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Whyte was expected to be called as Fury’s next opponent earlier this week, but the fight remains in question after the WBC announced their decision to delay the ruling.

 

Tyson Fury has no problem facing fellow Brit Dillian Whyte early next year, according to promoter Bob Arum.

 

 

Fury made the first defence of his heavyweight title against Deontay Wilder last month and was expected to be ordered to face interim champion Whyte this week.

 

 

“I talked to Tyson and we discussed it plainly,” Arum told iFL TV. “If Joshua steps aside, Tyson’s happy to fight Usyk. If Joshua doesn’t step aside – and it’s completely up to Joshua that’s his contract – than Tyson said why not Dillian Whyte.

 

 

“Then we would go ahead and proceed to make a fight between Fury and Whyte. Doesn’t have to be a mandatory, doesn’t have be anybody ordering it. It’s a good fight for Tyson Fury.

 

 

“We would be talking to the Dillian Whyte people and they have to realise, most the time it’s better to do things voluntarily than force a particular fight.”

 

Arum said Fury “owes” British fans a fight on home soil and thinks the American public don’t know who Whyte is.

 

 

Fury – who has one fight left on his deal with Top Rank – has not fought in the UK since 2018 with his last five fights taking place Stateside.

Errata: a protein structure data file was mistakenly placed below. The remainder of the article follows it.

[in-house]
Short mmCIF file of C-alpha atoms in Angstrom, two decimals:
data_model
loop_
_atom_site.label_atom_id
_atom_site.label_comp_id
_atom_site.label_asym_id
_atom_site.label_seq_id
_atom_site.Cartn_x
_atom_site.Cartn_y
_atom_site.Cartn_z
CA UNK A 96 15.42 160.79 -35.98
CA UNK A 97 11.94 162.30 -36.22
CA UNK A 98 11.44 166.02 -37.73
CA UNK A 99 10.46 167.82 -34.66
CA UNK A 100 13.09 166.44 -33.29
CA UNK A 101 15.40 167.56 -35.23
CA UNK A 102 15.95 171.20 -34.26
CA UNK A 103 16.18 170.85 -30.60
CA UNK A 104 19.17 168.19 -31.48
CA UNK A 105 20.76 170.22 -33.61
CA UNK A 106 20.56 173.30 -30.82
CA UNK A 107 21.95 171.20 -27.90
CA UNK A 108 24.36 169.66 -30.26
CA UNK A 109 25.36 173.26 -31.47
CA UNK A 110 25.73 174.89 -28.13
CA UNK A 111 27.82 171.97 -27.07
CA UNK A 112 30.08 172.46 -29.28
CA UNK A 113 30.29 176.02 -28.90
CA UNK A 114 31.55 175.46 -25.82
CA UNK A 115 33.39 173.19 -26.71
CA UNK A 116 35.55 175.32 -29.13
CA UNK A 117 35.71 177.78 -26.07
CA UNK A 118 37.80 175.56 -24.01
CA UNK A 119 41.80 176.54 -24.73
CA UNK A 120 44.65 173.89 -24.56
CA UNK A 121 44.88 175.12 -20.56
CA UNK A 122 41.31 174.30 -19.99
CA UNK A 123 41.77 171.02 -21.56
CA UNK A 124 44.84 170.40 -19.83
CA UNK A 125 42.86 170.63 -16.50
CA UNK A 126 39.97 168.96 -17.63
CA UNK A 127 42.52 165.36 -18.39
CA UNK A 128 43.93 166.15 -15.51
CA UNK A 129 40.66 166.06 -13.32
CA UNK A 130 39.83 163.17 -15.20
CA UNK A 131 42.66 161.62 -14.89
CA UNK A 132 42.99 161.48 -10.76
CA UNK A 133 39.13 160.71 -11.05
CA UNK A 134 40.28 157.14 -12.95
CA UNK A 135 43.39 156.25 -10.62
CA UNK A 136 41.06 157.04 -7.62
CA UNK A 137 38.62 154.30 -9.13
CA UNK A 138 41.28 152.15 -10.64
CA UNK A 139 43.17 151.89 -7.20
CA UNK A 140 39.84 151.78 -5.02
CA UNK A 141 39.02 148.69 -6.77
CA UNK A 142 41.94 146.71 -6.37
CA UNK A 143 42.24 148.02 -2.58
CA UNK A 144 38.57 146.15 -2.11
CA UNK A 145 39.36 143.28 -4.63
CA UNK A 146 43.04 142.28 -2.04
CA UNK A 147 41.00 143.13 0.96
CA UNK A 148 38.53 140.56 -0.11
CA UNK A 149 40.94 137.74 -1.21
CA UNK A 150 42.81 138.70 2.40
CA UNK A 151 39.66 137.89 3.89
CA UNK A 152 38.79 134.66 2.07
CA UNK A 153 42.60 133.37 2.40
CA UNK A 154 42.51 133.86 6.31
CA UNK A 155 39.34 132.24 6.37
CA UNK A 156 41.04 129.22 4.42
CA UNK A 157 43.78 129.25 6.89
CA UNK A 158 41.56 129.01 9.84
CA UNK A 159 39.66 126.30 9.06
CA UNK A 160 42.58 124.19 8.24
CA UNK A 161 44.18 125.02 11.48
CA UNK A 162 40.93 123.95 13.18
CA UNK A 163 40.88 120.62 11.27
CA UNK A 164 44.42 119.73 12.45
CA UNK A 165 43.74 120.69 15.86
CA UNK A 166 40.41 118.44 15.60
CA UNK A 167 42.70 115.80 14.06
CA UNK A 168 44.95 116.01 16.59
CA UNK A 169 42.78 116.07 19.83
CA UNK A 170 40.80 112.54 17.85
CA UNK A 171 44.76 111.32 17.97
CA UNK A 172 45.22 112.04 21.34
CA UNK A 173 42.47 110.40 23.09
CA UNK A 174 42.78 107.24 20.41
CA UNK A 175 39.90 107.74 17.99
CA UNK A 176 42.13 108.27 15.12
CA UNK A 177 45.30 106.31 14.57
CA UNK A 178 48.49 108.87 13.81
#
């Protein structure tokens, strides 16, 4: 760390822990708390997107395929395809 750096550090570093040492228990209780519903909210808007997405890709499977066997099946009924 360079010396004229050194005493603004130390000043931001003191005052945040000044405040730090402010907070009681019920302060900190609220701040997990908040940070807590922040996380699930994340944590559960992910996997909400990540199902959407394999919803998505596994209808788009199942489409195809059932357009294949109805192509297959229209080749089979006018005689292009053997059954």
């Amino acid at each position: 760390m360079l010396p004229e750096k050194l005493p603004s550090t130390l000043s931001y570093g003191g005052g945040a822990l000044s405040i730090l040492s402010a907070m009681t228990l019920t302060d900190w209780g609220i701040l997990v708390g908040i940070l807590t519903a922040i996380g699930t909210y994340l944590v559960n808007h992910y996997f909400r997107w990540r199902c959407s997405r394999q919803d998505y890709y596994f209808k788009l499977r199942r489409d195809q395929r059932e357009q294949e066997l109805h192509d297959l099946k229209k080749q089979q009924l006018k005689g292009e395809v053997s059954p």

Top Rank has demanded an 80/20 split of the fight purse in favour of the champion.

 

 

Matchroom Boxing’s Eddie Hearn has since labelled the split as “outrageous”.

 

But Arum thinks if you compare Fury and Whyte’s last three fights that the split should favour Fury even more than 80/20.

 

He also criticised Hearn for not attending the WBC convention in Mexico earlier this week.

“That’s the way the rules are,” Arum continued.

 

“If you take the purses that Fury has gotten in his last three fights, you take the purses that Dillian Whyte has gotten and you compare them, if you did the percentages it should probably be 90/10.

 

“If Eddie doesn’t like the rules, then he should have been at the convention arguing for new rules.

 

 

“But don’t after the facts start talking about what’s outrageous, what’s not outrageous, the rules are the rules.”

 

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